Ship lines, truckers, leasing companies and other interests are still trying to decide how to fill the void left by ocean carriers that are ending their practice of providing U.S. customers with free intermodal chassis, several industry leaders agreed at the Journal of Commerce’s Trans-Pacific Maritime Conference.
“It’s a work in progress,” said Philip Connors, executive vice president at Flexi-Van Leasing, who spoke at a panel discussion at the TPM conference in Long Beach. “The problem is that it has been an inconsistent approach to date. Where it will go is anybody’s guess.”
Connors said many ocean carriers have done little except sending e-mails advising that they will quit providing chassis in certain cities on a particular date.
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He said industry parties need to discuss a new operating model that everyone can live with. “I think it’s absolutely incredible that some of the discussions that haven’t taken place, haven’t taken place,” Connors said.
Flexi-Van and Trac have followed Maersk’s Direct ChassisLink in providing truckers with rental chassis that ocean carriers traditionally have provided free. Carriers talked for years about exiting the chassis business but were spurred into action by losses during the recession.
The U.S. system for intermodal chassis is an anomaly. In other countries, chassis are generally provided by the trucker, shipper or forwarder. The practice of carrier-provided chassis got started in the U.S. when modern containerization was launched in 1956 to compete with trucking.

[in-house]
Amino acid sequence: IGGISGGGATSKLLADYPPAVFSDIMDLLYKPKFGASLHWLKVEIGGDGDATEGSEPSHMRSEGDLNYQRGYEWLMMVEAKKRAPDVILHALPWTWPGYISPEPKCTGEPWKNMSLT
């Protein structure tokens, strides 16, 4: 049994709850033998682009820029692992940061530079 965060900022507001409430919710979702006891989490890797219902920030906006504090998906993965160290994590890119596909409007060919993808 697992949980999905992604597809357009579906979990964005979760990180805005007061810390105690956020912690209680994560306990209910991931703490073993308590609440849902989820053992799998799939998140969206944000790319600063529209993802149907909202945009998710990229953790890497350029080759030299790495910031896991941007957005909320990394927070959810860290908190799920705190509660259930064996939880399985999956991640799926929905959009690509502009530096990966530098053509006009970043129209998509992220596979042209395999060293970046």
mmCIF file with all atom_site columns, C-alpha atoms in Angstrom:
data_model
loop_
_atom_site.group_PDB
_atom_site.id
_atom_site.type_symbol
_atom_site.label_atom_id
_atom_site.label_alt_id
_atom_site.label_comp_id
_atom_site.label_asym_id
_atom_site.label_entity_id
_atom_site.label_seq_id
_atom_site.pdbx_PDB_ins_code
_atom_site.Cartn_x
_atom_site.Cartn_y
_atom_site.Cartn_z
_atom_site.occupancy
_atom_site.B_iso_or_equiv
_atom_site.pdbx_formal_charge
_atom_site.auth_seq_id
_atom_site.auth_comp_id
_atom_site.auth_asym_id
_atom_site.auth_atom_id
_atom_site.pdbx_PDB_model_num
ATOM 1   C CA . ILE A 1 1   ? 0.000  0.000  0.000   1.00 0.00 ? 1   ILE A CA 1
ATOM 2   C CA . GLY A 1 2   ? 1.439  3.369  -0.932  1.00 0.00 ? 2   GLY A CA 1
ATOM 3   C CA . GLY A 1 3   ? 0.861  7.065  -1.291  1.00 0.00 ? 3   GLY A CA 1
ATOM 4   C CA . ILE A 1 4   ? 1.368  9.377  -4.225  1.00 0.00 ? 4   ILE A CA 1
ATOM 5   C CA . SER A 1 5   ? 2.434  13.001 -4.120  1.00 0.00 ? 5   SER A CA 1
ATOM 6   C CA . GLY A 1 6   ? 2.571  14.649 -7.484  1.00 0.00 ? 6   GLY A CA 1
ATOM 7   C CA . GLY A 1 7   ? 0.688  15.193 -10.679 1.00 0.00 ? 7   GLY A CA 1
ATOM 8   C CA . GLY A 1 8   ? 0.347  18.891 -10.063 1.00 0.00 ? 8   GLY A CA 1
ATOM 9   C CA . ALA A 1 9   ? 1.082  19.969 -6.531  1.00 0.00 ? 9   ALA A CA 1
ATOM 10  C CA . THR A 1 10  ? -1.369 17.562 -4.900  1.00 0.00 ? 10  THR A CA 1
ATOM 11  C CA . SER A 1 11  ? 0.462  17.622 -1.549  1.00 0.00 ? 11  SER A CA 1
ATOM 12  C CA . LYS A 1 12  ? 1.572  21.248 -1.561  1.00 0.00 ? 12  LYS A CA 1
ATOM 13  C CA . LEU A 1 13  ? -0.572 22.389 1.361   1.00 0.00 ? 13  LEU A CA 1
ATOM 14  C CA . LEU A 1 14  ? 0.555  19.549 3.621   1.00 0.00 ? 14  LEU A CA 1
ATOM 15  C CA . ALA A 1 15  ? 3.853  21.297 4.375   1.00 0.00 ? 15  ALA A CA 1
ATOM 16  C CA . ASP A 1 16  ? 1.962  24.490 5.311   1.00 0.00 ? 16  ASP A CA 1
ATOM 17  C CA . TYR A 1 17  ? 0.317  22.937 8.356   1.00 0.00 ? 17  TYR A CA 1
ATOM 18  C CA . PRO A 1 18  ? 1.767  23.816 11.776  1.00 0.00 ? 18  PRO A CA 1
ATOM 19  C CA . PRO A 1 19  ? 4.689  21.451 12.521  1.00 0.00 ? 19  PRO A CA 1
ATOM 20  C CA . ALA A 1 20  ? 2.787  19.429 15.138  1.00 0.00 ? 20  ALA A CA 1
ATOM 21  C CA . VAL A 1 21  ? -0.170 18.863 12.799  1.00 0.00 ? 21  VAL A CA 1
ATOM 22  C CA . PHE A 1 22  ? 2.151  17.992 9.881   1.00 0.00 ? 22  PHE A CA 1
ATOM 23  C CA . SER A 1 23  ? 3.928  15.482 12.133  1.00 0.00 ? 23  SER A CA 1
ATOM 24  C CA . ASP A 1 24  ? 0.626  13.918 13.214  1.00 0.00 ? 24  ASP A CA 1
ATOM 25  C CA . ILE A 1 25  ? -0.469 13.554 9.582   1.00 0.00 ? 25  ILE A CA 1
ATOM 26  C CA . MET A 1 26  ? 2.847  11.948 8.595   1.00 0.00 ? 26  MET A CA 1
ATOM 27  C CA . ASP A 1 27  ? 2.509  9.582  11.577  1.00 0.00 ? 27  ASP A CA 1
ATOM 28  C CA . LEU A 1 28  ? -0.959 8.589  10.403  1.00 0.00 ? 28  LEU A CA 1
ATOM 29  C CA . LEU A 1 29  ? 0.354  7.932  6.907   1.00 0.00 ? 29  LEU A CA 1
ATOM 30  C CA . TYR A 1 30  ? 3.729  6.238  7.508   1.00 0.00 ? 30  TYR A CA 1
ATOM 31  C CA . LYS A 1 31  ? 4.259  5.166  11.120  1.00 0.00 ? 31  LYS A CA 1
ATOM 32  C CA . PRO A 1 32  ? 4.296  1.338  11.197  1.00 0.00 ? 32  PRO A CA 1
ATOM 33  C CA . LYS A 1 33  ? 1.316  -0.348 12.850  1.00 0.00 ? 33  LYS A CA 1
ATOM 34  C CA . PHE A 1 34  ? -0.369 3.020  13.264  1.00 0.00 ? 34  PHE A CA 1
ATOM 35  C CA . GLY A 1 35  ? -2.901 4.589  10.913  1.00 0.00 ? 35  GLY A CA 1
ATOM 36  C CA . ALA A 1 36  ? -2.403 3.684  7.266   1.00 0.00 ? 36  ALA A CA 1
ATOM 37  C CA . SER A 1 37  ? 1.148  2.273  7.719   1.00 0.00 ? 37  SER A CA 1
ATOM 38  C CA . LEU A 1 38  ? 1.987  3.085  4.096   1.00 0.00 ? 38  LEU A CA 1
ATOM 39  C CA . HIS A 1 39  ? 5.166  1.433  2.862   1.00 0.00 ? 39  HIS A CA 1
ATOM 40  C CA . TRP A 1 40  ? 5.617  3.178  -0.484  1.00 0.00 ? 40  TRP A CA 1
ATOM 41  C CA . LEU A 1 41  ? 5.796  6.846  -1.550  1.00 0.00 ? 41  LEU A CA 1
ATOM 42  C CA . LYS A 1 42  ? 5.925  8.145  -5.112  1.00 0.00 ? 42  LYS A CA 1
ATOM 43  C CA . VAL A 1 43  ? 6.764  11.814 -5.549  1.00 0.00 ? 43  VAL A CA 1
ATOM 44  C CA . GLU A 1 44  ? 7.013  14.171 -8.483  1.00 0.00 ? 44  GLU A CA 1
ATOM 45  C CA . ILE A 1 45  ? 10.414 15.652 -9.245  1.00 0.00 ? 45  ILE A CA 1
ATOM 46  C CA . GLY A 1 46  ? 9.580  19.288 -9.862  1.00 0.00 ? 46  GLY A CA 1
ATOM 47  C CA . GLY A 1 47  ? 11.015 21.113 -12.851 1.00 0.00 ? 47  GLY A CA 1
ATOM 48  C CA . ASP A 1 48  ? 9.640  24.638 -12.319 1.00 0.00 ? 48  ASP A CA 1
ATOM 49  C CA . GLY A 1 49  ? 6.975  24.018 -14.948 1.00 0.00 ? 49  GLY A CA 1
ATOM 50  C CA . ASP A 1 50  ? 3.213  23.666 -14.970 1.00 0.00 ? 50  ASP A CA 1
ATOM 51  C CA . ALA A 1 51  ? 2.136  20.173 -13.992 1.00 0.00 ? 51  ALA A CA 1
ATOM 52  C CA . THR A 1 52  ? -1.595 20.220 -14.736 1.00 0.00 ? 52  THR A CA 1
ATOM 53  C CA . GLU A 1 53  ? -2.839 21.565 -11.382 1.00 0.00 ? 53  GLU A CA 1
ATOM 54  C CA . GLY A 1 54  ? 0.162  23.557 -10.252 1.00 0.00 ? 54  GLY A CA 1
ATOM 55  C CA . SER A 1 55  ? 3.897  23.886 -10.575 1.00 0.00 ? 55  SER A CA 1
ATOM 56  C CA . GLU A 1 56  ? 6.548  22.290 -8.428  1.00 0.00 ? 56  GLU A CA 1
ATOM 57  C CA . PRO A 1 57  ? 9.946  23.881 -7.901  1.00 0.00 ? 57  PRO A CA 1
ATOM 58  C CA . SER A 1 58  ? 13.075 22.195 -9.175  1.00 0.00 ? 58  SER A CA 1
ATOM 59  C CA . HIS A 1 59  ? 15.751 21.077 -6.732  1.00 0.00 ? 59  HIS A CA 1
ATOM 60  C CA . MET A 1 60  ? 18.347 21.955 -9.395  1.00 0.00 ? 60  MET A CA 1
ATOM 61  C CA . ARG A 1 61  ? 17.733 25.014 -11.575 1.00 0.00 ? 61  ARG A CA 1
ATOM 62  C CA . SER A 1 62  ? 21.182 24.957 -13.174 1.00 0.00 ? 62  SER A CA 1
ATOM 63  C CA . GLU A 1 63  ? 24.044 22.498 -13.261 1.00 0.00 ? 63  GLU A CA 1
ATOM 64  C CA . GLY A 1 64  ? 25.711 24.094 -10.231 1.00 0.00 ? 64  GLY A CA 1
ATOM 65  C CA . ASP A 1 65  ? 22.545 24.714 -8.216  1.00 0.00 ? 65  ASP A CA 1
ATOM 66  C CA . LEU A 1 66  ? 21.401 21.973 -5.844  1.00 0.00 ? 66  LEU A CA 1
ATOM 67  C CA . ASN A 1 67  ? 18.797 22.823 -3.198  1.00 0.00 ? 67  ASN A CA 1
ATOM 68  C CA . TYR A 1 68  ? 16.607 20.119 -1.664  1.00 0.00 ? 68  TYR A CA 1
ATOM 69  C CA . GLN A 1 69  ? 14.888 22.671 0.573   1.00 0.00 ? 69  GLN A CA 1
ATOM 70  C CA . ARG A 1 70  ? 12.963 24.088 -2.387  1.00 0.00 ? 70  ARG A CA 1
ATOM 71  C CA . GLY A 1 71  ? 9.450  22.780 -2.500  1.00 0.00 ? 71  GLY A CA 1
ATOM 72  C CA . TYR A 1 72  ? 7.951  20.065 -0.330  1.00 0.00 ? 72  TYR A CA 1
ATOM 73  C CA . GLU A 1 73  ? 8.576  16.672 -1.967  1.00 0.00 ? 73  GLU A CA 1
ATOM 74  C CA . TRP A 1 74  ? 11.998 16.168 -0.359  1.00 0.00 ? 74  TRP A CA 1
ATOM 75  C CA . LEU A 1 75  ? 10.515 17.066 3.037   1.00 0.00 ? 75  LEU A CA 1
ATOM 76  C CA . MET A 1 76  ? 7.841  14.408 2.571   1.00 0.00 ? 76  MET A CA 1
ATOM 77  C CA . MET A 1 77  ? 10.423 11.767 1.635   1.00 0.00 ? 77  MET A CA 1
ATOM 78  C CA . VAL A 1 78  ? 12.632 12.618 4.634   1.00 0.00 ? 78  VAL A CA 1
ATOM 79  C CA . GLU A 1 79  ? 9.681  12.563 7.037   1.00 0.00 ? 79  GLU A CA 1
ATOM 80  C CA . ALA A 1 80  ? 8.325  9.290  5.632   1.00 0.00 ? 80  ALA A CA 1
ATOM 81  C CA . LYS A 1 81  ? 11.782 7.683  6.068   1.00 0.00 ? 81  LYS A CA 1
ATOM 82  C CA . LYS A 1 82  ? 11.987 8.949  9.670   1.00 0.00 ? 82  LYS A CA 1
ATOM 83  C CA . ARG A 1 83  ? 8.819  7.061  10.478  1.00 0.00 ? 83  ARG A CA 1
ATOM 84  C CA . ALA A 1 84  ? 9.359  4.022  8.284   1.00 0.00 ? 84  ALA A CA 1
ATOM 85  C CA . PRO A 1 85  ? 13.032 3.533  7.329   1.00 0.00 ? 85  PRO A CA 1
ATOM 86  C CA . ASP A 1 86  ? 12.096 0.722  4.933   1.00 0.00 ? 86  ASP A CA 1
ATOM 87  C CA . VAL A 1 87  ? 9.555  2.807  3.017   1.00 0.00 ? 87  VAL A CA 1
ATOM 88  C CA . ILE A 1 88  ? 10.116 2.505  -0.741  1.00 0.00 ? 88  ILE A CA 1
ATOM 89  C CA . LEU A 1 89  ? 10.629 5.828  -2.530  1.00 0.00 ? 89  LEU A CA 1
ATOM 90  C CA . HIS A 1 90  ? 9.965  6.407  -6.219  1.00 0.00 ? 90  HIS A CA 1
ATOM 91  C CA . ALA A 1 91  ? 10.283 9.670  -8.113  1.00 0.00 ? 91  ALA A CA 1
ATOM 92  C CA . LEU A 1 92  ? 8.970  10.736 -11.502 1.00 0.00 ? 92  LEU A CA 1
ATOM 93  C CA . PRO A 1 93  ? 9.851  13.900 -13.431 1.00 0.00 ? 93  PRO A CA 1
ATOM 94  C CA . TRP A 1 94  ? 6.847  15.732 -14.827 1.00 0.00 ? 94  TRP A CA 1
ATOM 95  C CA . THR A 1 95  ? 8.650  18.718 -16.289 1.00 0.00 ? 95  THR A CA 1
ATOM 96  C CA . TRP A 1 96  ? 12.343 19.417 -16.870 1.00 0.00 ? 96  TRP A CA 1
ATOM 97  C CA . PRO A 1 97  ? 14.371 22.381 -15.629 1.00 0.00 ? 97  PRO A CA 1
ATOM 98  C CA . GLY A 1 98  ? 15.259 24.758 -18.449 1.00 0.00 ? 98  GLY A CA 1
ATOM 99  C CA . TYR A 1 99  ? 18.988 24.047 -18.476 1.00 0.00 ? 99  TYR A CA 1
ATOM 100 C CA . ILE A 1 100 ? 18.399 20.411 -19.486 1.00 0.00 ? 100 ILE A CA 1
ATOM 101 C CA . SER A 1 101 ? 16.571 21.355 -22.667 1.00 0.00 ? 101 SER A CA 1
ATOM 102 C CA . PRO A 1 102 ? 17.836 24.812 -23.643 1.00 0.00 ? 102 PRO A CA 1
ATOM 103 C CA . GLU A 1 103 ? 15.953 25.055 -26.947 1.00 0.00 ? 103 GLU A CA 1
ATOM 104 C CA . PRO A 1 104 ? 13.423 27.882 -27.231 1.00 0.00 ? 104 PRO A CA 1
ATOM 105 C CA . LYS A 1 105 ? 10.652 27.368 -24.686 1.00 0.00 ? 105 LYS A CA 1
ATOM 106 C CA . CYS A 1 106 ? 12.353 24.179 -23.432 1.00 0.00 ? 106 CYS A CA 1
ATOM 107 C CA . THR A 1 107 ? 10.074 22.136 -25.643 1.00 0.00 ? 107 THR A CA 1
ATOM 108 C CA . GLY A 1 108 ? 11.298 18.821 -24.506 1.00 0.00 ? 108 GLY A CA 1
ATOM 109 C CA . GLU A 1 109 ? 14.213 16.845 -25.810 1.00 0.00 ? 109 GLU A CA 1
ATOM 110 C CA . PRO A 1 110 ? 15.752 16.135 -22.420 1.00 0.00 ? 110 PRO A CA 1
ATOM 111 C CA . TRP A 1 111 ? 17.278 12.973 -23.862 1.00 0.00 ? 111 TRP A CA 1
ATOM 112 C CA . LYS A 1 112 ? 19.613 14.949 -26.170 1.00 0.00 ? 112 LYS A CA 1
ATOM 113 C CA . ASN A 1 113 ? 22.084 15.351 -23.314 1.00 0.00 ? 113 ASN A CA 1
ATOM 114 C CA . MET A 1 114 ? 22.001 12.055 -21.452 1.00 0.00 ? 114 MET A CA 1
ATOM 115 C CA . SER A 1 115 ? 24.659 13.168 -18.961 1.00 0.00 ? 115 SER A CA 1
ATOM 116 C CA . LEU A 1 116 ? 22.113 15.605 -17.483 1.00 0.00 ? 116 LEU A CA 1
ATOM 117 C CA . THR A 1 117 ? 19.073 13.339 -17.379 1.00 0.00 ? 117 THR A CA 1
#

Bill Rooney, former president of Hanjin Shipping America, said the traditional U.S. system for chassis produces inefficiency and economic distortions. “I think carriers, shippers and the public in general would be better off with more properly priced chassis,” he said.
Rooney said the current system is an inconsistent operating model that ties up $2 billion to $3 billion in carriers’ capital, costs carriers $1 billion to $2 billion a year, and does not cover carriers’ cost of capital or provide them with competitive advantage.
Developing a new model for providing chassis is complicated by issues of finance, operations and liability. Truckers who are renting chassis they once used free will have to pass their costs to customers, Rooney said.
“The margins in the trucking business are not going to allow the trucker to absorb a chassis charge,” he said. “It’s not going to stop at the trucker.”
Jeff Bader, president of the Bi-State Motor Carriers Association in New York-New Jersey, said his company charges an administrative fee for its leased chassis.
Bader said the model pioneered by Direct ChassisLink has worked well but that the industry needs a more standardized system. He said truckers “need a scorecard” to figure out which chassis they can take to which terminals.
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